Ice cream trucks get regulation reprieve

Some local residents don’t take childlike joy in an ice cream truck’s jingly tunes.

They want the drivers to turn off the music when they pull over and to not cruise through their neighborhoods after dark, even on short winter days.

County Commissioner Chris Giunchigliani initially followed the residents’ wishes by proposing rules that bar music while an ice cream truck is stopped and restrict curbside catering to a half-hour after nightfall or 7 p.m., whichever comes first.

But at the urging of vendors, Giunchigliani agreed to soften the rules.

She asked the commission to put off voting on the rules for two weeks, so staffers could revise them to allow ice cream sales until 7 p.m. during standard time and 8 p.m. for daylight saving time.

Music also should not be heard more than 75 feet away.

A few commissioners hinted that the neighbors perhaps should lighten up.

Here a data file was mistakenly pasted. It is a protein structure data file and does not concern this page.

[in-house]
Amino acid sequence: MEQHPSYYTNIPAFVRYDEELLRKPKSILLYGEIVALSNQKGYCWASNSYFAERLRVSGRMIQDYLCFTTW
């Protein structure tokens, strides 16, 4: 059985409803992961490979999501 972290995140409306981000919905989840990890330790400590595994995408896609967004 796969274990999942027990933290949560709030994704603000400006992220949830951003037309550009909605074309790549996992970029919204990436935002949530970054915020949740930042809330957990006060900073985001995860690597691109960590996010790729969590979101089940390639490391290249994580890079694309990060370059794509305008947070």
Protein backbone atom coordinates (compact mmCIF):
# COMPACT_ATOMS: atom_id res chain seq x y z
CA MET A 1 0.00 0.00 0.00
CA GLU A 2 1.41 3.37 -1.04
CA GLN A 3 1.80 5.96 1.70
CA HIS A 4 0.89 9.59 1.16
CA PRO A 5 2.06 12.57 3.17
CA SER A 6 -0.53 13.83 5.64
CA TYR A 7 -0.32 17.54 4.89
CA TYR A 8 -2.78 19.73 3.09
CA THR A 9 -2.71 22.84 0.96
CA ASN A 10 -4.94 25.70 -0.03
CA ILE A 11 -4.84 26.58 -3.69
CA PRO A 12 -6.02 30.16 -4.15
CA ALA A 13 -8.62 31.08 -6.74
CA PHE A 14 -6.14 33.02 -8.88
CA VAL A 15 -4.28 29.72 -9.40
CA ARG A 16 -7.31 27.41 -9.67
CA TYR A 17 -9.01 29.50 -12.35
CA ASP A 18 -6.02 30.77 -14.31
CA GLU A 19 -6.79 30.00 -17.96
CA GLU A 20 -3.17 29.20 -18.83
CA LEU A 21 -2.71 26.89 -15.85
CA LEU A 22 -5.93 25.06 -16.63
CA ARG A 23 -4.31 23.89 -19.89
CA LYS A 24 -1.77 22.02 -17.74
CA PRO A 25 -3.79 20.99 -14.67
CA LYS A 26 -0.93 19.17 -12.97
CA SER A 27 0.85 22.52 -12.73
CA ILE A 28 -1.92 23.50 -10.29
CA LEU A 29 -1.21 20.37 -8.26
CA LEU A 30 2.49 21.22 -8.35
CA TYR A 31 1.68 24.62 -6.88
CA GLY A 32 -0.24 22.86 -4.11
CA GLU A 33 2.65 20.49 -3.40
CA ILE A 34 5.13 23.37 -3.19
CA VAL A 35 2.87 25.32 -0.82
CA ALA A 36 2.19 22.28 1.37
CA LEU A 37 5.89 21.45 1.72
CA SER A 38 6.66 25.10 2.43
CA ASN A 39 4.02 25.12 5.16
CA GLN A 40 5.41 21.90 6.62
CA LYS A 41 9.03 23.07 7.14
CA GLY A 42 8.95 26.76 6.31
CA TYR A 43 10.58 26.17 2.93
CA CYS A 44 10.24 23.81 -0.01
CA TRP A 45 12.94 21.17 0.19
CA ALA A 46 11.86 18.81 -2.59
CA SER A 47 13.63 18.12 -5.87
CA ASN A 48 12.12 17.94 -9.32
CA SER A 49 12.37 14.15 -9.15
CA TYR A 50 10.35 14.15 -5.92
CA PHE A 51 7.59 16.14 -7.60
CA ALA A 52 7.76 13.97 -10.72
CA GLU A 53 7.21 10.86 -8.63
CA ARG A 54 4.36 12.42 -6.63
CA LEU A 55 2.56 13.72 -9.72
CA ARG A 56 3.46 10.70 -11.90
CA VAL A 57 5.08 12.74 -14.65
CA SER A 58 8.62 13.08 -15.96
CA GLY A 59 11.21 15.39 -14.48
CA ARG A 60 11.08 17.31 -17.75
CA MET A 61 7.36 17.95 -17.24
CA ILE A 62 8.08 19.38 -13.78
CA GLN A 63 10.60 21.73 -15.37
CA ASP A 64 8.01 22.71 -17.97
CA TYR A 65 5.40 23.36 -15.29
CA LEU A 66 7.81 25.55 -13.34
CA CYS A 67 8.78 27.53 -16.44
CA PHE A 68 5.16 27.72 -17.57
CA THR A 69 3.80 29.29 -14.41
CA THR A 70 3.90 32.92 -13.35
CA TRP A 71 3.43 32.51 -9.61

“We’ve got a lot of important issues,” Commissioner Steve Sisolak said. “I don’t know if this is one of them.”

One vendor said the rules as originally proposed would ruin the business.

“We will find ourselves in the unemployment lines like everyone else,” said Tammy VanderHeiden, owner of Pooters Ice Cream. “Sure, you’re going to have one or two grumpy fellows who won’t like our music.”

Drivers must play the music when they pull over to let kids and parents know they are there, VanderHeiden said. Otherwise, young patrons miss out on ice cream, and the company loses sales.

Worse yet, children who missed the truck while it was stopped might chase after it, endangering themselves, she said.

During winter, there would be barely enough time after school before darkness sets in at 4:30 p.m., she said.

Contact reporter Scott Wyland at or 702-455-4519.


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